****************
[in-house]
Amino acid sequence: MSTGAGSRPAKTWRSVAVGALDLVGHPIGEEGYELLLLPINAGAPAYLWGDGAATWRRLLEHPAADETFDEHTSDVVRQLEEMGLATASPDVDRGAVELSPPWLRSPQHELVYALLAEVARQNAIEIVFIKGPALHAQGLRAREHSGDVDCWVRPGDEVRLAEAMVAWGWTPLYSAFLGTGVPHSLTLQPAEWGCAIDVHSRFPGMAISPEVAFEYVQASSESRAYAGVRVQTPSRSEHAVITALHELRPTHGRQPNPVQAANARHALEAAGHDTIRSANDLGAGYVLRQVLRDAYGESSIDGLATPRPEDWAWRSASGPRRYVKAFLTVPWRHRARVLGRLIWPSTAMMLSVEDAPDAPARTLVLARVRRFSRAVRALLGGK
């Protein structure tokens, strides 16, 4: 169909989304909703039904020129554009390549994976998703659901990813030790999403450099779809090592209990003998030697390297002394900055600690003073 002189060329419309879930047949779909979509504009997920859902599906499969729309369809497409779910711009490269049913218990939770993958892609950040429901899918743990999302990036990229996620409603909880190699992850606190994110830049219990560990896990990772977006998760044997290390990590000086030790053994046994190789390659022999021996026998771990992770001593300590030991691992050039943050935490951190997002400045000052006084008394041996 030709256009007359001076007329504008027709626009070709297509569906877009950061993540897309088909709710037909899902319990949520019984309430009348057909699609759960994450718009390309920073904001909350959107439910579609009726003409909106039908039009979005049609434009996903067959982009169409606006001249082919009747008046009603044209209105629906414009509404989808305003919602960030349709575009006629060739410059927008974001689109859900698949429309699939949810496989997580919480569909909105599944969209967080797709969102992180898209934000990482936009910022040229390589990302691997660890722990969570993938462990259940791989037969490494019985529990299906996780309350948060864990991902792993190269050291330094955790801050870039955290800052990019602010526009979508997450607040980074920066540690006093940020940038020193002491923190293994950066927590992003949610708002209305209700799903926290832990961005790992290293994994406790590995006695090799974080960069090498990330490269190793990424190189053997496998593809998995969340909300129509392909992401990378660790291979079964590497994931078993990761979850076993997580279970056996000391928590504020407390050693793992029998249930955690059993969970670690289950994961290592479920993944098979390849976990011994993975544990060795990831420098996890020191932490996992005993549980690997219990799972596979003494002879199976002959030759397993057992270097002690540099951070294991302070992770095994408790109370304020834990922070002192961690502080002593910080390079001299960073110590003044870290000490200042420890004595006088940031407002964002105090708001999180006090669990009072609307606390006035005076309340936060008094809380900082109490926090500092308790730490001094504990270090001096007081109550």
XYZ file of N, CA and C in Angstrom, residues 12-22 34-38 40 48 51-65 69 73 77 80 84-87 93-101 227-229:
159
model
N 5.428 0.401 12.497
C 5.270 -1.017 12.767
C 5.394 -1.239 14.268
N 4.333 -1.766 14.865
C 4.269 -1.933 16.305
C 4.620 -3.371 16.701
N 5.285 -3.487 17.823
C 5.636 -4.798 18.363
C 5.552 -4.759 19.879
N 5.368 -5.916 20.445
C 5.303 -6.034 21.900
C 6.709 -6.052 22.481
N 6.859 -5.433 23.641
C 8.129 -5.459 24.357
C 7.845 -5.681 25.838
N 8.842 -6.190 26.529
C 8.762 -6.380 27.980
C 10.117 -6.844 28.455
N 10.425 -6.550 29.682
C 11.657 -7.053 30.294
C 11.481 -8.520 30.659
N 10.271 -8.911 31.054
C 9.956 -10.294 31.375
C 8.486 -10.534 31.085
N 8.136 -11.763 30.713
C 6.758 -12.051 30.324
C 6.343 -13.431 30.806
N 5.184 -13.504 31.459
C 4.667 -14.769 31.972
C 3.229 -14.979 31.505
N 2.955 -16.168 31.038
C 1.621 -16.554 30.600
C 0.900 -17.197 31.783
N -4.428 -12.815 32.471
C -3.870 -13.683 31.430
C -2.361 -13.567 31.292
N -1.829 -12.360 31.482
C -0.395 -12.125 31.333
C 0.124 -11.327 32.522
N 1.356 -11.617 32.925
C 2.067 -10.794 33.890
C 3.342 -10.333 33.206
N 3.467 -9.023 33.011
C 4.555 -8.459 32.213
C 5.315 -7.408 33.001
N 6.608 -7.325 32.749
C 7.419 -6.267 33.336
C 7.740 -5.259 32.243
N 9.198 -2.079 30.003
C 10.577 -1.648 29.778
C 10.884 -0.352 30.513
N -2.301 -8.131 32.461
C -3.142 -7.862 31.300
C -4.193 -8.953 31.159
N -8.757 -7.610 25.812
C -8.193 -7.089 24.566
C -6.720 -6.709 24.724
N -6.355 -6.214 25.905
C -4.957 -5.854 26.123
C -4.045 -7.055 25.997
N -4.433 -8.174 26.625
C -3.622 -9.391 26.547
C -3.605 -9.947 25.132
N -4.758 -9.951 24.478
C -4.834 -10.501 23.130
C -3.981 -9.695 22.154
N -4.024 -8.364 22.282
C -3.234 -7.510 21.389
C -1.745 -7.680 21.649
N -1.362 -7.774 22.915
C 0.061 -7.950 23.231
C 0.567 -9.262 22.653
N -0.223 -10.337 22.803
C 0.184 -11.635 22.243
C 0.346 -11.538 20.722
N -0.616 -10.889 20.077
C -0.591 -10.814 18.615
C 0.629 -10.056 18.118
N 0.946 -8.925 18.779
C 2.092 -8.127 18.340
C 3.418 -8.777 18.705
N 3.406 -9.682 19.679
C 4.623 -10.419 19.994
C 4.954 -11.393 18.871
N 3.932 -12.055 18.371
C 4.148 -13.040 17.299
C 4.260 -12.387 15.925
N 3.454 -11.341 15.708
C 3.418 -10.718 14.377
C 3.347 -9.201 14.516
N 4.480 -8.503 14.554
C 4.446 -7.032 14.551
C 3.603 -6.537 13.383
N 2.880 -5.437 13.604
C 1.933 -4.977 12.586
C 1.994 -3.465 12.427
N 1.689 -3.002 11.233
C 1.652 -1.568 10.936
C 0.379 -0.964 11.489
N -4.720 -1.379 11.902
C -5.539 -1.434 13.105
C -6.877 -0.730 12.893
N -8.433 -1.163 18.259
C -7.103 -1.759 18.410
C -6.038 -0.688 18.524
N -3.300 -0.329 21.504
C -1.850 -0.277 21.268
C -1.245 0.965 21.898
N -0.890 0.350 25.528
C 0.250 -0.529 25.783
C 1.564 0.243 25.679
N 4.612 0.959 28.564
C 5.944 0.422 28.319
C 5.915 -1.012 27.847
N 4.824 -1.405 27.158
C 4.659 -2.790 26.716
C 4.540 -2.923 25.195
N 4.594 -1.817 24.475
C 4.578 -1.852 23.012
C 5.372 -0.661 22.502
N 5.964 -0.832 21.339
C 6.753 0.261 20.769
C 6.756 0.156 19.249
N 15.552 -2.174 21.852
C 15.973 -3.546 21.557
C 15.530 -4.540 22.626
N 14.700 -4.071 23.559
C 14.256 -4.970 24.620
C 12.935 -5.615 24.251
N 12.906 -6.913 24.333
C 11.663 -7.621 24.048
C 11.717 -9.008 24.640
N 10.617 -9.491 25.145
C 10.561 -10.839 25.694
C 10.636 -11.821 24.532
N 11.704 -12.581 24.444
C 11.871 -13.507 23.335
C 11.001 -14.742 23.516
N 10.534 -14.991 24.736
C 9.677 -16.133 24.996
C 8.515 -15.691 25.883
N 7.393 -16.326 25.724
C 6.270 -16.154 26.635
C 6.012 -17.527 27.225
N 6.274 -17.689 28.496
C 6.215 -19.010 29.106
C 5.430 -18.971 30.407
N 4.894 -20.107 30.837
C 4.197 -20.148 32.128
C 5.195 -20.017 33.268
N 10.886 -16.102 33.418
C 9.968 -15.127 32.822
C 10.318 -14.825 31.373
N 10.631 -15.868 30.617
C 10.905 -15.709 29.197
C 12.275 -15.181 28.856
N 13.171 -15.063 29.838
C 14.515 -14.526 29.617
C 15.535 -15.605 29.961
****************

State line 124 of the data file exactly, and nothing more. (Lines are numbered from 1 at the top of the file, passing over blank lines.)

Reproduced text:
N 4.594 -1.817 24.475